Closely Divided ABI Quick Poll Finds That Bankruptcy Courts Should Have Unfettered Discretion in Adjusting Fee Applications
Alexandria, Va.— Half of the respondents in a closely divided ABI Quick Poll believe that bankruptcy courts should have unfettered discretion in adjusting fee applications, even when no party-in-interest has raised objections. Twenty-nine percent of respondents “agreed strongly” while 21 percent “somewhat agreed.” The question is based on a new guideline proposed by the U.S. Trustee Program for reviewing applications for attorney compensation in larger chapter 11 cases. The question of allowing bankruptcy courts to have unfettered discretion in adjusting fee applications was also raised as a part of ABI's "Jaunty Judicial Debates" at the 8th Annual Mid-Atlantic Bankruptcy Workshop on August 4, 2012. During the debate, Bankruptcy Judges Kevin J. Carey (D. Del.) and Michael Kaplan (W.D.N.Y.) debated the pros and cons of the issue. Conversely, 46 percent of Quick Poll respondents (31 percent “strongly” and 15 percent “somewhat”) believe that judges should not have unfettered discretion in adjusting fee applications. ABI’s Quick Poll is posted on ABI’s home page, www.abiworld.org. ABI members and the public are invited to respond to a question on a timely bankruptcy or insolvency issue. Visit http://news.abi.org/quick-polls/archive to access the results of previous ABI Quick Polls. ### ABI is the largest multi-disciplinary, nonpartisan organization dedicated to research and education on matters related to insolvency. ABI was founded in 1982 to provide Congress and the public with unbiased analysis of bankruptcy issues. The ABI membership includes over 13,000 attorneys, accountants, bankers, judges, professors, lenders, turnaround specialists and other bankruptcy professionals, providing a forum for the exchange of ideas and information. For additional information on ABI, visit www.abiworld.org. For additional conference information, visit http://www.abiworld.org/conferences.html.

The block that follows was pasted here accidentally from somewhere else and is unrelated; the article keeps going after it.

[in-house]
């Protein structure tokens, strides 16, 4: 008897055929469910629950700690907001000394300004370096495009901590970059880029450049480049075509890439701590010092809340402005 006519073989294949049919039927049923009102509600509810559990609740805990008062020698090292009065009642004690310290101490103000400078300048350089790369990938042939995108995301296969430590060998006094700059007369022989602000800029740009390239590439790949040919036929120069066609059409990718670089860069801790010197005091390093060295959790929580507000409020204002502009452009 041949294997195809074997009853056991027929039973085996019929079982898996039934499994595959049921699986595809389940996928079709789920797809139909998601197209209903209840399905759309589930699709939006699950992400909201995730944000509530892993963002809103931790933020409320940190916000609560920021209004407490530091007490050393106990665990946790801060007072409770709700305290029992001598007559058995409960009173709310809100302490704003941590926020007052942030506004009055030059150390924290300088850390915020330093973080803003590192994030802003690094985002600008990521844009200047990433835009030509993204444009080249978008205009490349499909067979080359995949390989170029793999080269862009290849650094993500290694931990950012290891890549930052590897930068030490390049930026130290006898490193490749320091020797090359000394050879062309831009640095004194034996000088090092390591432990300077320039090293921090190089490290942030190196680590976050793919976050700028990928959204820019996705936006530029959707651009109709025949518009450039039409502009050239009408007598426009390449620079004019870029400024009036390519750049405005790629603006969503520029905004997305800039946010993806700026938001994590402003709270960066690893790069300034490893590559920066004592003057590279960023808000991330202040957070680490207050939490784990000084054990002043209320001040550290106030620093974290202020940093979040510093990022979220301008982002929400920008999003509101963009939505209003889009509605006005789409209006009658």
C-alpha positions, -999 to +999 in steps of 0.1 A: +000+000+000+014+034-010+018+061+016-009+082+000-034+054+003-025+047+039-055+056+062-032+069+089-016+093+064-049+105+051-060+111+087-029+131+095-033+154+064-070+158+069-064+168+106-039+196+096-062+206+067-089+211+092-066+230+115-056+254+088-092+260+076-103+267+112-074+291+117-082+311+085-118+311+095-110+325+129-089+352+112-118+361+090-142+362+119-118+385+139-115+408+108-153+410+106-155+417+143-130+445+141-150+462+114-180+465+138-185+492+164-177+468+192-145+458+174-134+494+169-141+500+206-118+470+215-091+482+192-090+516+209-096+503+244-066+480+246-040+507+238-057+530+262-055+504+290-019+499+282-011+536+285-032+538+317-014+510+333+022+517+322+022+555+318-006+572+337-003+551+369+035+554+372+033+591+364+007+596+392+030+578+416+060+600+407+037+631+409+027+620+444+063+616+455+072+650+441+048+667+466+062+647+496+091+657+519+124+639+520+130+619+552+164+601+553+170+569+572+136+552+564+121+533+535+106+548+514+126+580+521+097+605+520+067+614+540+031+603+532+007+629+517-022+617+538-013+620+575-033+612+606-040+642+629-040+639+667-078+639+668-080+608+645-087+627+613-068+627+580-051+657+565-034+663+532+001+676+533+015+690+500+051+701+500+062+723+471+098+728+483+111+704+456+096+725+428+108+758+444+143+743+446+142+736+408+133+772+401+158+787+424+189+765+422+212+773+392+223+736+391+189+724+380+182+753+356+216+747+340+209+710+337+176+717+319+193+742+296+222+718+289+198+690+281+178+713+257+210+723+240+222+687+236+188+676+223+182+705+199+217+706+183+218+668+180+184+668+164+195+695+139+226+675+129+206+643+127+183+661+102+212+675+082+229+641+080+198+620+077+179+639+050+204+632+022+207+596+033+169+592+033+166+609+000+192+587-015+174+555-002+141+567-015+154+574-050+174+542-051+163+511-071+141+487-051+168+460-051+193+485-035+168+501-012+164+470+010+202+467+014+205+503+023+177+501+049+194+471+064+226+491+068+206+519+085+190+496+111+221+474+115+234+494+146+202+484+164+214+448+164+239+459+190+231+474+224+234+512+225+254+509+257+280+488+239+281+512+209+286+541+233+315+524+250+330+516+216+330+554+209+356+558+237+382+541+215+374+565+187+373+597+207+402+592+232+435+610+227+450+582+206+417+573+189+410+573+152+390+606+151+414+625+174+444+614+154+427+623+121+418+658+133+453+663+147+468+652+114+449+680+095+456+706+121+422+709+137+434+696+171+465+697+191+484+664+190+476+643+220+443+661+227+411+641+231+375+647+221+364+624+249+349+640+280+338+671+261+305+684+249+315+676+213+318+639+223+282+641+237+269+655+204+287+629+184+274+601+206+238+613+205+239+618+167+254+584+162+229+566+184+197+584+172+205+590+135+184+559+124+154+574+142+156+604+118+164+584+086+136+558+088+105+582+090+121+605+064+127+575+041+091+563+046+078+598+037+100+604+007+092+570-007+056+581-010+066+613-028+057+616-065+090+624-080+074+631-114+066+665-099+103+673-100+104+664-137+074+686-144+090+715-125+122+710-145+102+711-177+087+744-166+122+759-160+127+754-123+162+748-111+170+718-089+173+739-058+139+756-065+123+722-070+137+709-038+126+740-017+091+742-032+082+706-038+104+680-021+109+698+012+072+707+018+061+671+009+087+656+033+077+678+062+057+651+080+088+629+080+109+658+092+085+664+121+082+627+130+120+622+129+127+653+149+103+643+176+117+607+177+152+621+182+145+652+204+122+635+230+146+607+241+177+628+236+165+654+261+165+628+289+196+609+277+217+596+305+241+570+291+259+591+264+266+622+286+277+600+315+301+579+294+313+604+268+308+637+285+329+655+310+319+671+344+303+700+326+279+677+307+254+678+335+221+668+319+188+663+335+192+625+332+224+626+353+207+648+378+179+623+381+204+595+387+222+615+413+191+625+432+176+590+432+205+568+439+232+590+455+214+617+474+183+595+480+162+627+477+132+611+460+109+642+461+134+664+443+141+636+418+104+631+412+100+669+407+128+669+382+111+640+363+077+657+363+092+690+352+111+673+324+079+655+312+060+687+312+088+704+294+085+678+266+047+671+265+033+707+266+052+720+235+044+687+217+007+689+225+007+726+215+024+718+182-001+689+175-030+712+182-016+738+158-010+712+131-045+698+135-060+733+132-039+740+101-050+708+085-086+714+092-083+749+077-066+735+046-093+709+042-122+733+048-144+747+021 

Monday, October 1, 2012